• Graphic Features; Color photos, color illustrations, color graphics, resolution, layout

Paperback Books: Lower cost; consider demand, durability, special projects, availability, special editions, duplications, popular fiction

  • Type style

  • Paper quality

  • Durability of bindings (some vendors offer more permanent binding options for paperbacks)

  • Readability and interest levels

Magazines: Weekly, Monthly, Bi Monthly editions: Consider both popular and curricular demand, accessibility, durability, cataloging and processing time, circulation policies

  • Type style and text density

  • Paper quality

  • Durability

  • Readability and interest levels

  • Text Features: Table of Contents, Captions

  • Graphic Features; Color photos, color illustrations, color graphics, resolution, layout

  • Local interest and/or publication

Newspapers: Daily, Weekly, Monthly editions: Consider both popular and curricular demand, free sources, online sources, accessibility, durability, cataloging and processing time, circulation policies

  • Type style and text density

  • Paper quality

  • Durability

  • Readability and interest levels

  • Text Features: Sections, captions,

  • Graphic Features; Color photos, color illustrations, color graphics, resolution, layout

  • Local interest and/or publication

Reference: Encyclopedias, singles or sets; Dictionaries, Thesaurus, Atlases, General Reference, Content Specific Reference: Consider online or electronic options readily available with mobile devices,free sources, sources provided for by Badgerlink, free online with the purchase of print title, language options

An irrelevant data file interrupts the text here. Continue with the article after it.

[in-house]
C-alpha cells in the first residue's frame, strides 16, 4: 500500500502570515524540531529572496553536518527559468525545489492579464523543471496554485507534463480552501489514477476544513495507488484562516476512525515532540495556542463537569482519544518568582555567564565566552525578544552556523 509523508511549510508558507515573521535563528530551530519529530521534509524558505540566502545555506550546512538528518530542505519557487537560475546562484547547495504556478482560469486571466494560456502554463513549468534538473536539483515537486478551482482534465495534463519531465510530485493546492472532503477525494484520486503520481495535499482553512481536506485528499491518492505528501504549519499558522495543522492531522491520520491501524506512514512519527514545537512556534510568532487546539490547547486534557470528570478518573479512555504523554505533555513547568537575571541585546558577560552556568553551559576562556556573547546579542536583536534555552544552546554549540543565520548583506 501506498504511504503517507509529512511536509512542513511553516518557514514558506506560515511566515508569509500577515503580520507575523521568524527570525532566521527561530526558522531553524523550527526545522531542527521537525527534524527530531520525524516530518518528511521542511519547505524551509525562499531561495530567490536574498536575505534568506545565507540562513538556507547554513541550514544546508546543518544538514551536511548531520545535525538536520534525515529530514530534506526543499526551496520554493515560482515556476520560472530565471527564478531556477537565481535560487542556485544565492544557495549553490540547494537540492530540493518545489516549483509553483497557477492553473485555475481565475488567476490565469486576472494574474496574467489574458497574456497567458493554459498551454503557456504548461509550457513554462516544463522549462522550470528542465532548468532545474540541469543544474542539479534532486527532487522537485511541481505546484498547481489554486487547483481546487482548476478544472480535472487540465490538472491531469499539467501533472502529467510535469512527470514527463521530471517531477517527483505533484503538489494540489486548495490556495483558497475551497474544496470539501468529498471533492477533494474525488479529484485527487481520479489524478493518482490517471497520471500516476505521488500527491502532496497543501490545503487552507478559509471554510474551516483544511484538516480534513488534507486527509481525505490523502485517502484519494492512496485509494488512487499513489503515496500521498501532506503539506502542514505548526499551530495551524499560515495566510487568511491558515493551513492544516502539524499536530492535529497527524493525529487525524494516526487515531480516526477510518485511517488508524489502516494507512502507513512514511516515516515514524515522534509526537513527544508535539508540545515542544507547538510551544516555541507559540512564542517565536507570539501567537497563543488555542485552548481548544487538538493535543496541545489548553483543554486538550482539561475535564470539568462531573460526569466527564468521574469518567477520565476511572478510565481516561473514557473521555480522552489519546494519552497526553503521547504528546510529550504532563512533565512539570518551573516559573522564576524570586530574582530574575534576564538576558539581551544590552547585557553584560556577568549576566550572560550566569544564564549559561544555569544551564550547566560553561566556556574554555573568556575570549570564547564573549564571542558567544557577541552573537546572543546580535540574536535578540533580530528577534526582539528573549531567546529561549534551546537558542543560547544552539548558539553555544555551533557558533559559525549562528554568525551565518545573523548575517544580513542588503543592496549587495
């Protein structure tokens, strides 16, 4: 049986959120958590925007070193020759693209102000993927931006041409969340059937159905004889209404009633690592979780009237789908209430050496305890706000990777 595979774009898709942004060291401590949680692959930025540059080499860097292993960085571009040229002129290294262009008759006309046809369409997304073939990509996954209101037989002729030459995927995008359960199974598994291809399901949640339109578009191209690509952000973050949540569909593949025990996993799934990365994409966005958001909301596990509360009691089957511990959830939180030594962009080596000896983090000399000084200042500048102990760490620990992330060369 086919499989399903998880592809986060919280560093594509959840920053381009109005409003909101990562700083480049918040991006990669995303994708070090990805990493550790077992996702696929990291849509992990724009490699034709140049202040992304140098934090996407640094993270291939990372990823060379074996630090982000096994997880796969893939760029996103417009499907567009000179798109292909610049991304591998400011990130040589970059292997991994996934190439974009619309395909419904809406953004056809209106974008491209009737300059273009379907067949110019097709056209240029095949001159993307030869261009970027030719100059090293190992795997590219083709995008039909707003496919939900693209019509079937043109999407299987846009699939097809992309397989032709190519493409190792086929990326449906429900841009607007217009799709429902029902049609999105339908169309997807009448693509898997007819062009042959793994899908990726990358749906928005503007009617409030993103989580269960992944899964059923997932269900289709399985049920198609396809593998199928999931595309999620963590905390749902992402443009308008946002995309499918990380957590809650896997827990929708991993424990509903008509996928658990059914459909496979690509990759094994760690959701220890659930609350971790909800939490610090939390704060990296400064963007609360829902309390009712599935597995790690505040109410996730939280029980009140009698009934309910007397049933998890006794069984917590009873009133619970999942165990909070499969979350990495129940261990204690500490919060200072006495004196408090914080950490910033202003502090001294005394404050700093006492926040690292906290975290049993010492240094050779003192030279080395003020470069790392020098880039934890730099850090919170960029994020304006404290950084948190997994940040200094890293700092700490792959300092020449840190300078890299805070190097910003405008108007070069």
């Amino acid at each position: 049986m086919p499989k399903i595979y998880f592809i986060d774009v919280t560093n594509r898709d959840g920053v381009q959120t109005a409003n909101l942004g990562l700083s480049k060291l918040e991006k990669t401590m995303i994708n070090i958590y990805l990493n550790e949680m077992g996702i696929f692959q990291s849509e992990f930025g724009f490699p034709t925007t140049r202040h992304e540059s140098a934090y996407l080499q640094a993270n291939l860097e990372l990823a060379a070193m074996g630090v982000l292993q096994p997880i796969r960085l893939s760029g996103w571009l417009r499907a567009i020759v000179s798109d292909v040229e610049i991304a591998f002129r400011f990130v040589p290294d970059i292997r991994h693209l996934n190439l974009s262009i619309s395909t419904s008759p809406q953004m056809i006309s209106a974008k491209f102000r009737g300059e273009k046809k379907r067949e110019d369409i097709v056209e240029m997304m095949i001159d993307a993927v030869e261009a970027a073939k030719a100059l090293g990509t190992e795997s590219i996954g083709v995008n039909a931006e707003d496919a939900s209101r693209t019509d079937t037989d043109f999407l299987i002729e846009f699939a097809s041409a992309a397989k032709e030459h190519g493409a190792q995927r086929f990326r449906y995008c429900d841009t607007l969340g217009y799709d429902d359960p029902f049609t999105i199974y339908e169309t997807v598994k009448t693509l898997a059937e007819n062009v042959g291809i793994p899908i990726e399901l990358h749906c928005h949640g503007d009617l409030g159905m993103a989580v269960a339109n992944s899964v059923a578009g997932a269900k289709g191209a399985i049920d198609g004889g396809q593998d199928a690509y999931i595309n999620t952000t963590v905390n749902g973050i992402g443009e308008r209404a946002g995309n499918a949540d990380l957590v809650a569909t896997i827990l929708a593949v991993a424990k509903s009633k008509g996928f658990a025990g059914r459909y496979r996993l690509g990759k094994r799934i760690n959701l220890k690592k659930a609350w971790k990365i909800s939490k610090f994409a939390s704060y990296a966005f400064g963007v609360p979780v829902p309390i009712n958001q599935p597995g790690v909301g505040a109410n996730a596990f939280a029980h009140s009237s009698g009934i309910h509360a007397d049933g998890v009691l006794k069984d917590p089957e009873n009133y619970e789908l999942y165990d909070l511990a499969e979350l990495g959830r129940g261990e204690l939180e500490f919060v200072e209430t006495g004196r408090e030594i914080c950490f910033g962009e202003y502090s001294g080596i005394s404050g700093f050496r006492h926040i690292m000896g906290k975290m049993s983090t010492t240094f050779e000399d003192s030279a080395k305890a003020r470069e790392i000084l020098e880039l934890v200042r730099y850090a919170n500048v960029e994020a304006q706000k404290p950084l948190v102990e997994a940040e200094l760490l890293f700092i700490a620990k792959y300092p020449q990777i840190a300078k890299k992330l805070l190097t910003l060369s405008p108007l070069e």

• Cost

  • Durablility

  • Access

  • Copyright

  • Readability and interest levels

  • Text Features: Table of Contents, Index, Glossary, Captions

  • Graphic Features; Color photos, color illustrations, color graphics, resolution, layout

  • Space need on shelf

  • Size/weight need of the patron


Multimedia Materials and Equipment


Format

Criteria

Audio Materials

  • Cost of product

  • Format relevance and durability

  • Copyright

  • Appropriate format for curricular and learning needs

  • Accessibility of product (library, classroom, home access)

  • Access to appropriate and reliable audio equipment

  • Access and cost of peripheral equipment (headphones, multiple access equipment etc)

  • Space needed for storage for product and equipment

Video Materials

  • Cost of product

  • Format relevance and durability

  • Copyright

  • Appropriate format for curricular and learning needs

  • Accessibility of product (library, classroom, home access)

  • Access to appropriate and reliable video equipment

  • Access and cost of peripheral equipment (projectors, projection surface, interactive whiteboards)

  • Space needed for storage of product and equipment

Online A/V

  • Cost of product

  • Format relevance and durability

  • Copyright

  • Appropriate format for curricular and learning needs

  • Passes technical review for network compatibility

  • Accessibility of product (single, multi,simultaneous users)

  • Access and cost of hardware equipment

  • Device dependency or device agnostic

Audio Equipment

  • Cost of equipment

  • Durability

  • Relevant to current audio format needs

  • Accessibility during and out of school hours

  • Meets current industry specs for this type equipment

  • Vendor and equipment availability

Video Equipment

  • Cost of equipment

  • Durability

  • Relevant to current video format needs

  • Accessibility during and out of school hours

  • Meets current industry specs for this type equipment

  • Vendor and equipment availability

Computer Equipment

  • Cost of equipment

  • Durability

  • Relevant to current format needs

  • Accessibility during and out of school hours